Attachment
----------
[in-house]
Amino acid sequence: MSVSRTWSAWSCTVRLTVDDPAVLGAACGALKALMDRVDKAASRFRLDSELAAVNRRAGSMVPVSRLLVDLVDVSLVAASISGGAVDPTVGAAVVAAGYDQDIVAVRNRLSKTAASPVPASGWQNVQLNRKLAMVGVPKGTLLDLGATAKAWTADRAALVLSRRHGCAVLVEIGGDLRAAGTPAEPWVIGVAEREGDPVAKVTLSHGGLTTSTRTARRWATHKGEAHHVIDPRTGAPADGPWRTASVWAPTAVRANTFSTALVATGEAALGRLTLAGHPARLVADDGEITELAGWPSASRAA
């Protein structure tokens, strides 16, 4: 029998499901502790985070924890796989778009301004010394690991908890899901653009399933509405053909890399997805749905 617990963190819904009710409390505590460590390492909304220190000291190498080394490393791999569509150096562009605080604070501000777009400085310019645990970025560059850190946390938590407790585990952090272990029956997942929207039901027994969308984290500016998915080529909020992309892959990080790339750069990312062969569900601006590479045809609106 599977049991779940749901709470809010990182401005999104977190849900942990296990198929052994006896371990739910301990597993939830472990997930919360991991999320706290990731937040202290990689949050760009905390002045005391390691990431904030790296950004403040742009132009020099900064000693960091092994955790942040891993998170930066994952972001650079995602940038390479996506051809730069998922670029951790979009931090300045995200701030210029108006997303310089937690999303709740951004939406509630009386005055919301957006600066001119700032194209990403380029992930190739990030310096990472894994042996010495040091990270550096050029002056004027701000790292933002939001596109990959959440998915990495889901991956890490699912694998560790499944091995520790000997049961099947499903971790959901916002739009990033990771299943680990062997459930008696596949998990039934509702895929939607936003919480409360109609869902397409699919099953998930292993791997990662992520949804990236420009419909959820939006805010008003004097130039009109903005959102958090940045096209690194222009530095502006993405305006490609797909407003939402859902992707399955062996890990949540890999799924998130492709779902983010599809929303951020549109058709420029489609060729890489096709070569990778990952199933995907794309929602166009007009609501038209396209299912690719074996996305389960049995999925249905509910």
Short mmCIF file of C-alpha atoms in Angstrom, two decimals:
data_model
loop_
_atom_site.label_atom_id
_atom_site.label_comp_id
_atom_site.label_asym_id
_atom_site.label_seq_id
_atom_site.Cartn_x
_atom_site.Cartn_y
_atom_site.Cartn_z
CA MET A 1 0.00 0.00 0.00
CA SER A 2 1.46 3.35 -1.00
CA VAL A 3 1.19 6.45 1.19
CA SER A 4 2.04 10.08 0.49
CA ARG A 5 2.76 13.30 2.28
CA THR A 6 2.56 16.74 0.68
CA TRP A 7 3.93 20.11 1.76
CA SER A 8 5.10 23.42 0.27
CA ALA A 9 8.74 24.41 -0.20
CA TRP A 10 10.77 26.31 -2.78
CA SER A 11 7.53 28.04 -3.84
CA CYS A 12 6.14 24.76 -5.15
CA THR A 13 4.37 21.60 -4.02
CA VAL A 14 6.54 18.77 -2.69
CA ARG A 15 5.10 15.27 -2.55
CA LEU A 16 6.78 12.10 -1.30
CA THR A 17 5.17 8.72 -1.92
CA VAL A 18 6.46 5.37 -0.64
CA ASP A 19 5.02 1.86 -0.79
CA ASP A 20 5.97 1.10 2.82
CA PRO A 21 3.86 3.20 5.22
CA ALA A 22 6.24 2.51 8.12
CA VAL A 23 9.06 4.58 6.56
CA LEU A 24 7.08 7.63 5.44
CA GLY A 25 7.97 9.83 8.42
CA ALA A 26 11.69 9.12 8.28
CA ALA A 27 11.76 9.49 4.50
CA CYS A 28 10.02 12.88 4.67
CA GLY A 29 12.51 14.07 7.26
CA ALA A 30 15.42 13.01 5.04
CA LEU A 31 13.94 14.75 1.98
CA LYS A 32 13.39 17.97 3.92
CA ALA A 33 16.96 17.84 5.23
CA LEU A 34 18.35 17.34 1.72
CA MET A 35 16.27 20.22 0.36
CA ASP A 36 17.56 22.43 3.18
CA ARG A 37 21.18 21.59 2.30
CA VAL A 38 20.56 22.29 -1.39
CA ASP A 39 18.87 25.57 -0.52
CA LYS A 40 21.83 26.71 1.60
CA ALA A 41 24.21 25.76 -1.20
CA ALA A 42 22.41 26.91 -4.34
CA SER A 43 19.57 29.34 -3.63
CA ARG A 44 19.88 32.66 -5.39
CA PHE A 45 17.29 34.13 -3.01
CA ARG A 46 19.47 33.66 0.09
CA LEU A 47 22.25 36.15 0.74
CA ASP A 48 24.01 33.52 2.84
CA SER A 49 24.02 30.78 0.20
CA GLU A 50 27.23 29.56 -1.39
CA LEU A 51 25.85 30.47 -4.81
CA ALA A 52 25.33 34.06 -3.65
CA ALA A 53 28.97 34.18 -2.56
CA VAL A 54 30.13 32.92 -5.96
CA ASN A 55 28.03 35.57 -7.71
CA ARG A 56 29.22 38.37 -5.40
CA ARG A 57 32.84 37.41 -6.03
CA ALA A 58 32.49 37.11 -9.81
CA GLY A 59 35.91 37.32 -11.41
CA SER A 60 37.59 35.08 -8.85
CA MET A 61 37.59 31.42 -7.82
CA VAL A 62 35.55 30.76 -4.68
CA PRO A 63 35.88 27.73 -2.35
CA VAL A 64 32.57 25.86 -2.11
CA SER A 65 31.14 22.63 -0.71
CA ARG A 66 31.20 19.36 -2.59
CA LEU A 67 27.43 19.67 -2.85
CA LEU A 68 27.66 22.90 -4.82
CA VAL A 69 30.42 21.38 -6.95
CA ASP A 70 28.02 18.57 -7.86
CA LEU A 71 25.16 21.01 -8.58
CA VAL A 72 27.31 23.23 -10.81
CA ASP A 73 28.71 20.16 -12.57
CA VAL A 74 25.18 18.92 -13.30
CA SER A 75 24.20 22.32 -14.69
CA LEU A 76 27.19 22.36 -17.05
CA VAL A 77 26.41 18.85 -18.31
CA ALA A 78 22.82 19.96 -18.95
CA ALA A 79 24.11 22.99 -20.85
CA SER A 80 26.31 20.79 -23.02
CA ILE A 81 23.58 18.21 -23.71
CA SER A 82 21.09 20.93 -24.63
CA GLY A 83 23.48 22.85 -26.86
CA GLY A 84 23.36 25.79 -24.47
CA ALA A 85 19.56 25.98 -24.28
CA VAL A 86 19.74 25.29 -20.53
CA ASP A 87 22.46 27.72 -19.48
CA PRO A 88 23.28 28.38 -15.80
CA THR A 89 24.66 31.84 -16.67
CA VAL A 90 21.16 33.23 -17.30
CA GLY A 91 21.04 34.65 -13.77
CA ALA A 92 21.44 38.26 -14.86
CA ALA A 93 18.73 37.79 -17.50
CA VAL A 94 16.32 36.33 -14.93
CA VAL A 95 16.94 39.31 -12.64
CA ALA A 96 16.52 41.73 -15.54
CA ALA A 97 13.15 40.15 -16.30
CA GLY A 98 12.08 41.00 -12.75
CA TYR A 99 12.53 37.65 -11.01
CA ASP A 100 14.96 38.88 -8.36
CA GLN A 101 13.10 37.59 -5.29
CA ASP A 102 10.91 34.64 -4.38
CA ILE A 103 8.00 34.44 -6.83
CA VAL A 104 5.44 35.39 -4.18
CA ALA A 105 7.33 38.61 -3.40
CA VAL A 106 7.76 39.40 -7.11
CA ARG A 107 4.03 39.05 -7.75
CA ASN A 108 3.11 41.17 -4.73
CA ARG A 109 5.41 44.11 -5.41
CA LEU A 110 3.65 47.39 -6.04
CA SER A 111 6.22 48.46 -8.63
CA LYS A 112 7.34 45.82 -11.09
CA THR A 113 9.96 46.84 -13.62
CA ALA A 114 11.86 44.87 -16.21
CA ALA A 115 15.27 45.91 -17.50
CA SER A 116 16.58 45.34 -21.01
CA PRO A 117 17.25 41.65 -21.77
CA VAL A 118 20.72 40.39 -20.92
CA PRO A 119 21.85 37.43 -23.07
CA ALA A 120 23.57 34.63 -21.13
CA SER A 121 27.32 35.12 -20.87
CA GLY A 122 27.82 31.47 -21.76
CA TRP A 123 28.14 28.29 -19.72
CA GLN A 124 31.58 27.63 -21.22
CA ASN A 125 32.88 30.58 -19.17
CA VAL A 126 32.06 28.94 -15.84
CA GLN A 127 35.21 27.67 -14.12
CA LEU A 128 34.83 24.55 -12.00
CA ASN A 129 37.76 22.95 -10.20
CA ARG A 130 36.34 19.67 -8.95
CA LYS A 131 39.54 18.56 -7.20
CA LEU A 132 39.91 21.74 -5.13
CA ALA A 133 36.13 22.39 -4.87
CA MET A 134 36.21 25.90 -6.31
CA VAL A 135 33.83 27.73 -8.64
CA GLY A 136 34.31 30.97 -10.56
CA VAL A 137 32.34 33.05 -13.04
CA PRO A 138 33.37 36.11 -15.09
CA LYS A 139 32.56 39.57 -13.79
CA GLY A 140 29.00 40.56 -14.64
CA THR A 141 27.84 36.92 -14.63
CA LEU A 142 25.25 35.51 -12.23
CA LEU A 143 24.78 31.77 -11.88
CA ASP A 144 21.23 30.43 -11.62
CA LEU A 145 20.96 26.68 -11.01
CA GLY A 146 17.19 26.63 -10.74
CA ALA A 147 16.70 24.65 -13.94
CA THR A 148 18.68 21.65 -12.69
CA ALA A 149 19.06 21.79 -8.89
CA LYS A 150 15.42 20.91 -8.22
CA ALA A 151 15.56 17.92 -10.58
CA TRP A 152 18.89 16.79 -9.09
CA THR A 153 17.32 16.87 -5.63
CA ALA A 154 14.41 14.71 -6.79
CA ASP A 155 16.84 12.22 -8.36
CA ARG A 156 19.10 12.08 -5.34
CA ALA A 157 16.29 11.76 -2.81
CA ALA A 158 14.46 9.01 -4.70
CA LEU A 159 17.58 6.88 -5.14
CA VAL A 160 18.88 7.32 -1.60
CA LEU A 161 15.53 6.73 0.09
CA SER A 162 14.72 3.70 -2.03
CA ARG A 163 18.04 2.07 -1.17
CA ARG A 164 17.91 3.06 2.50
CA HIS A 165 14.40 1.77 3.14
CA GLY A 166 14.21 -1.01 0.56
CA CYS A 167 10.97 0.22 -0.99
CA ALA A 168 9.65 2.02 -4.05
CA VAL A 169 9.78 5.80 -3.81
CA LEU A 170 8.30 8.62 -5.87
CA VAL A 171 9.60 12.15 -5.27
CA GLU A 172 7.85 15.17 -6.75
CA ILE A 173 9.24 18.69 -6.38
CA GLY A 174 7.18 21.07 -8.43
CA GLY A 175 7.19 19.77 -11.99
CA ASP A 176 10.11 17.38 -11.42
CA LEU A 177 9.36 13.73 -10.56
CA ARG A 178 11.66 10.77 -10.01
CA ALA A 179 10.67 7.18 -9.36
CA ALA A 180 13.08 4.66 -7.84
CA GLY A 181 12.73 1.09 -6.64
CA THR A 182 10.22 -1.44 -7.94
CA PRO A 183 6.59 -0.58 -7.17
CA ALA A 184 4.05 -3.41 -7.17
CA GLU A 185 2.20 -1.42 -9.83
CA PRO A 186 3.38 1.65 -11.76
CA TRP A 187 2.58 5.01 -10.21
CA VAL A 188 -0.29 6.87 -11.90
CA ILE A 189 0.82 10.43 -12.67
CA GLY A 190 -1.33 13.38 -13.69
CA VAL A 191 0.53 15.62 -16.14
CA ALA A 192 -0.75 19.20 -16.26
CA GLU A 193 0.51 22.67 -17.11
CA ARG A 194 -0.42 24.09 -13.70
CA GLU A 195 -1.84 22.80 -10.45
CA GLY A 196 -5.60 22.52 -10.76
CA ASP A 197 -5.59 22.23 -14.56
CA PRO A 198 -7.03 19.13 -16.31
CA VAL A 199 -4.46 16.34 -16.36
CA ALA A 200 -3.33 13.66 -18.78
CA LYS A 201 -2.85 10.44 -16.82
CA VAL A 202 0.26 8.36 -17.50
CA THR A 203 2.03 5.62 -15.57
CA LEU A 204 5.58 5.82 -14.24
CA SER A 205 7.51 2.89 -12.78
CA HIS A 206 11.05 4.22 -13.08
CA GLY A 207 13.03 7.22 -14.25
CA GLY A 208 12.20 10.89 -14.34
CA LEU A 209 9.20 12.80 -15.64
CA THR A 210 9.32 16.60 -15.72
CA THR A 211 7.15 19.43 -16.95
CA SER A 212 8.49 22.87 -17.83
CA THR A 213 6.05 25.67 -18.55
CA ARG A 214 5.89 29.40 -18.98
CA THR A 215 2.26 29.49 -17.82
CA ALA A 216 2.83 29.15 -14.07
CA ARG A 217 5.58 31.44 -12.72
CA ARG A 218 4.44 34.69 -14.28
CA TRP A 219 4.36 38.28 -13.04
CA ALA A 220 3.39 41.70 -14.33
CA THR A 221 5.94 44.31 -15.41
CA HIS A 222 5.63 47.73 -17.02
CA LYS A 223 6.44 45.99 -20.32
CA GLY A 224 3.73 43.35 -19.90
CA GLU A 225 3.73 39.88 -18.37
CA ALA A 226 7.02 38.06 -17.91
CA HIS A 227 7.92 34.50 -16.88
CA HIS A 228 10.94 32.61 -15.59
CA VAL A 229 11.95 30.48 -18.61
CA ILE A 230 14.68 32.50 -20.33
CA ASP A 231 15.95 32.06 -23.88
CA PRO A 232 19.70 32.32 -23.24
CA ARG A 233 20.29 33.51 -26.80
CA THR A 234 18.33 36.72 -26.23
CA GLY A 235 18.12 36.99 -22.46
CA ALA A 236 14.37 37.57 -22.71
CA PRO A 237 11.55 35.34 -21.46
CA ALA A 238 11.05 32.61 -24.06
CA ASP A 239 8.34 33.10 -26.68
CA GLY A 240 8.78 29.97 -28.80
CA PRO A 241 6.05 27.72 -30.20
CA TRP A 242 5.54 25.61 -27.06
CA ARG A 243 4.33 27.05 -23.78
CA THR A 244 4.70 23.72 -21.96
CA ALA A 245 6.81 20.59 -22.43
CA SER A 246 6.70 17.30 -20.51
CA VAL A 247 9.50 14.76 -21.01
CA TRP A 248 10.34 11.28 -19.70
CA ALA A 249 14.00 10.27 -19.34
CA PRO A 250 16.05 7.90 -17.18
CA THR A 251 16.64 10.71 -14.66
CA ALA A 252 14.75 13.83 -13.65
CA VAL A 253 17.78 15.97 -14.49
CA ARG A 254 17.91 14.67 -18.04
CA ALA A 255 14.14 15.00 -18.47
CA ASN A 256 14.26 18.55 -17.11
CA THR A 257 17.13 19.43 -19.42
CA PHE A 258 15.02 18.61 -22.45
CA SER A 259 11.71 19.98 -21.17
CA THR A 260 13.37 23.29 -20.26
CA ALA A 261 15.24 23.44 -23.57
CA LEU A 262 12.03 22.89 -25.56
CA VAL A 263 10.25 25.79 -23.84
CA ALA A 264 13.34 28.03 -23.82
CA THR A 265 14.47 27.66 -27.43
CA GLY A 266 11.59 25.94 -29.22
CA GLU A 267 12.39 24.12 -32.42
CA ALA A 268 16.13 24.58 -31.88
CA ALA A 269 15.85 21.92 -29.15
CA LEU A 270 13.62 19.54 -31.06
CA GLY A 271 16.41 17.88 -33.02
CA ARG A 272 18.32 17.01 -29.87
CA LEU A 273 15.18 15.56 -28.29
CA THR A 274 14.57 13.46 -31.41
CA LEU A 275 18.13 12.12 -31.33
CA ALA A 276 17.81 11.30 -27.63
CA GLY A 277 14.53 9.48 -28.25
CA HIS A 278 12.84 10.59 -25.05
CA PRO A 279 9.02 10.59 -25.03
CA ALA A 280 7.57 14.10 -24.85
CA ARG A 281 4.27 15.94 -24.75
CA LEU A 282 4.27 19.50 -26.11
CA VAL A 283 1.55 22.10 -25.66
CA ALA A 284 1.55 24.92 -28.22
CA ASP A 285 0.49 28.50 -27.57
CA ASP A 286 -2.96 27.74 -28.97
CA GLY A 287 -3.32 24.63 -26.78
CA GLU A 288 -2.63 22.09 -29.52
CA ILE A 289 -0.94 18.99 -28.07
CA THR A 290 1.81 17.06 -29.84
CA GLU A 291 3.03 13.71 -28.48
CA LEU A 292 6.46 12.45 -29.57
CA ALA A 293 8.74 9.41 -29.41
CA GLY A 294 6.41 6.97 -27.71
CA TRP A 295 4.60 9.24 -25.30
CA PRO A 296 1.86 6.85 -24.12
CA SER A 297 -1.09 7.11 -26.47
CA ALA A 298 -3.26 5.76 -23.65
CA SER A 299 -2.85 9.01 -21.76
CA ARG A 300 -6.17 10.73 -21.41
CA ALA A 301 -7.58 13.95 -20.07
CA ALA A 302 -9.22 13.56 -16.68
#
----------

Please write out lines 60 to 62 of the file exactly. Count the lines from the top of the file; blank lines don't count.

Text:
CA LEU A 47 22.25 36.15 0.74
CA ASP A 48 24.01 33.52 2.84
CA SER A 49 24.02 30.78 0.20